This week the US House of Representatives is expected to vote on a bill that slashes funding for many of the nation’s most important environmental programs, while blocking safeguards to air and water quality and protections for natural areas. From opening the Grand Canyon to uranium mining, to preventing the Environmental Protection Agency from regulating toxic air pollutants, the Interior, Environment, and Related Agencies Appropriations Act seems like a public health advocate or outdoor enthusiast’s worst nightmare.
Part of the ongoing debate over how to allocate the national budget, the Interior, Environment, and Related Agencies bill determines funding for the country’s most important environmental agencies. Funds for programs that keep parks and wildlife refuges open to the public, reduce air and water pollution, and protect endangered species are all affected by this legislation.
However this year leading lawmakers in the Republican-controlled House of Representatives are providing for environmental programs mainly by letting them lapse, or by slashing their budgets so much that implementation becomes almost impossible. Here are some of the elements of this year’s appropriations bill that make environmentalists worry the most:
Freezing Clean Air Protections
After years of delay, the US Environmental Protection Agency (EPA) has for the first time moved to limit toxic air pollutants from cement and power-generating plants. Regulations for mercury and other poisonous compounds would prevent thousands of cases of illness and premature death each year—but the House appropriations bill contains a rider that would freeze these rules in their tracks. The bill would also restrict the EPA’s ability to regulate carbon greenhouse gases that cause global warming.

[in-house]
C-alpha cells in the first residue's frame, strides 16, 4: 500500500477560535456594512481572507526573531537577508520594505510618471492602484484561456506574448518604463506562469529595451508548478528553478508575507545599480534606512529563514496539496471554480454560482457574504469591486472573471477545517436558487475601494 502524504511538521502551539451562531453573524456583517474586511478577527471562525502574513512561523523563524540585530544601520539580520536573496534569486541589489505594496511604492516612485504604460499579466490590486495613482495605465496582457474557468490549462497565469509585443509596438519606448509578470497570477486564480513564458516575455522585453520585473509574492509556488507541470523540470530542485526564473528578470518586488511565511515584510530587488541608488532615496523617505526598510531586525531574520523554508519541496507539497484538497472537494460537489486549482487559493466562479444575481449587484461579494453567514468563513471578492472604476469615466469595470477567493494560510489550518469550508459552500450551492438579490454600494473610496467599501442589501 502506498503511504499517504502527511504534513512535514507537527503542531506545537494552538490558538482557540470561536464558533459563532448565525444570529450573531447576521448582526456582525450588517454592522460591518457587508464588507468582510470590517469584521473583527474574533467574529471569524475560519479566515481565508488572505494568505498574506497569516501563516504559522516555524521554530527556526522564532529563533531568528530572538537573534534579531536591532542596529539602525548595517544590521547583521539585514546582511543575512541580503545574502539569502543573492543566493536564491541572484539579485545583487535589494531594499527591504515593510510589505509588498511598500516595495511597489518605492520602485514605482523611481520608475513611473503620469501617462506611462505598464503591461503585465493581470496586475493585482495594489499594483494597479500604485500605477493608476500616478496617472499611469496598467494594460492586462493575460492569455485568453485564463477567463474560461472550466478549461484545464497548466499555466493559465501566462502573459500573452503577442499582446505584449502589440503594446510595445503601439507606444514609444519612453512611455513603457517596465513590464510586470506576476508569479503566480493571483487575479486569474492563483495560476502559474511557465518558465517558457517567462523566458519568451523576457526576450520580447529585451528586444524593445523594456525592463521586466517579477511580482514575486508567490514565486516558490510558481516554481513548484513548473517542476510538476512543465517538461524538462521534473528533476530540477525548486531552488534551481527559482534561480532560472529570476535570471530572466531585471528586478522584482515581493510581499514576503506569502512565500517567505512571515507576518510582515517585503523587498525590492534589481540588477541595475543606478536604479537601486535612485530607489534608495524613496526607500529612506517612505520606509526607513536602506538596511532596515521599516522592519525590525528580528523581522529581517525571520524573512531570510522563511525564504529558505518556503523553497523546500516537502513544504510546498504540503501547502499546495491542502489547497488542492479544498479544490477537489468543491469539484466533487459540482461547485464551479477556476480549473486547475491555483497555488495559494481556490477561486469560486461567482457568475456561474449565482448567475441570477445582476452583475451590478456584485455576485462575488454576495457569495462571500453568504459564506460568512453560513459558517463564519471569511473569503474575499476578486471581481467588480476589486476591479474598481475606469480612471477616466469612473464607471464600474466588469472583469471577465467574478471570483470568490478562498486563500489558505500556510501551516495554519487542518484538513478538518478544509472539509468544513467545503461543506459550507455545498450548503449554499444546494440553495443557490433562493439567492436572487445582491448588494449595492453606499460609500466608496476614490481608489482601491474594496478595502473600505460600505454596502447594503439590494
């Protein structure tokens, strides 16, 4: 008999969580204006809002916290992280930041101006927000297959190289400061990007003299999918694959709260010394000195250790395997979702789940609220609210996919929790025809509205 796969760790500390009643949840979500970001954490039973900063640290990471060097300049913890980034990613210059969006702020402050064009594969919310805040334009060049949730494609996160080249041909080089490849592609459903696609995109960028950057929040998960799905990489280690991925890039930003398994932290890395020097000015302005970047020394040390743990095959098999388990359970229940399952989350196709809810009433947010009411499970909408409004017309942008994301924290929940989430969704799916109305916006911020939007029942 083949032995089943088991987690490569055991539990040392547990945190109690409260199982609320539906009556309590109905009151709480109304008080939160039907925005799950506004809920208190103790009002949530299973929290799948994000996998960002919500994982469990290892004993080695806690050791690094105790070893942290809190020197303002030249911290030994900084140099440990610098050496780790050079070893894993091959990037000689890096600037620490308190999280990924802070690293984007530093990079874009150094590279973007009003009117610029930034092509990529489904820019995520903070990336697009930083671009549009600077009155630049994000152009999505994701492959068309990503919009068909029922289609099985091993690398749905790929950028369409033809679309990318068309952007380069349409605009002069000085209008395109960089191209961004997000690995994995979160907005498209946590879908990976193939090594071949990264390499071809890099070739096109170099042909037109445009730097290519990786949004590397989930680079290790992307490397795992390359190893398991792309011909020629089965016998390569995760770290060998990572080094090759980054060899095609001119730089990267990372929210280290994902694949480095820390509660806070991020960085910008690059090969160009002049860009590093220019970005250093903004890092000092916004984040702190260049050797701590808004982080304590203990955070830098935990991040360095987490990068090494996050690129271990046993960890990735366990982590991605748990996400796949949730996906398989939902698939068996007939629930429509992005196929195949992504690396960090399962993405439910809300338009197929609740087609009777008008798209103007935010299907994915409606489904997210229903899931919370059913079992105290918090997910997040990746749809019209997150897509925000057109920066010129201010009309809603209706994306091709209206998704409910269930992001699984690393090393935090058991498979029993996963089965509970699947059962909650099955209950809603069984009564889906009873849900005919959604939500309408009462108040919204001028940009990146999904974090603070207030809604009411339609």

Leaving Endangered Species in the Cold
More than any other US law, the Endangered Species Act has helped bring imperiled creatures back from the brink of extinction. Species like the bald eagle and peregrine falcon have seen dramatic recoveries partly thanks to this law. Yet a rider in the House appropriations bill would put a moratorium on listing new species for protection. If they are unable to receive much-needed help from the Endangered Species Act, many declining animals and plants could go extinct.
Opening Waterways to Pollution
Runaway algae blooms in lakes and streams aren’t just and eyesore—they produce toxins that threaten the health of those who swim, fish in, or drink from affected bodies of water. A rider in the House appropriations bill would block the EPA from addressing just this sort of danger to health in Florida, where 1,900 miles of streams are subject to conditions that lead to algae blooms. A separate provision exempts timber operations in national forests from clean water laws.
Threatening National Landmarks
Earlier this year the US Department of the Interior moved toward a moratorium on uranium mining in public lands around the Grand Canyon, protecting one of the nation’s best-known scenic treasures from the effects of a polluting industry. The House appropriations bill would overturn this decision, opening the Greater Grand Canyon region to mining. Perhaps just as important for those who love the outdoors, the bill cuts funding for basic services in parks and wildlife refuges—a move that could force some of these places to close to the public.
Fortunately for public health and wild places across America, passage of the House Interior, Environment, and Related Agencies Appropriations Act is not yet a sure thing. Even if it passed by the Republican-dominated House of Representatives, the bill has to clear the US Senate before becoming law. Meanwhile President Obama has threatened to veto the legislation in its current form, and environmental groups are urging lawmakers not to support the bill.
If you have thoughts about funding for agencies that protect the environment, and programs that safeguard public health, now is a great time to speak out. Look up which Congressperson in the House of Representatives serves your part of the country here, and let him or her know what you think about this important issue.
Photo credit: flickr.com/photos/8529320@N03/3685358987/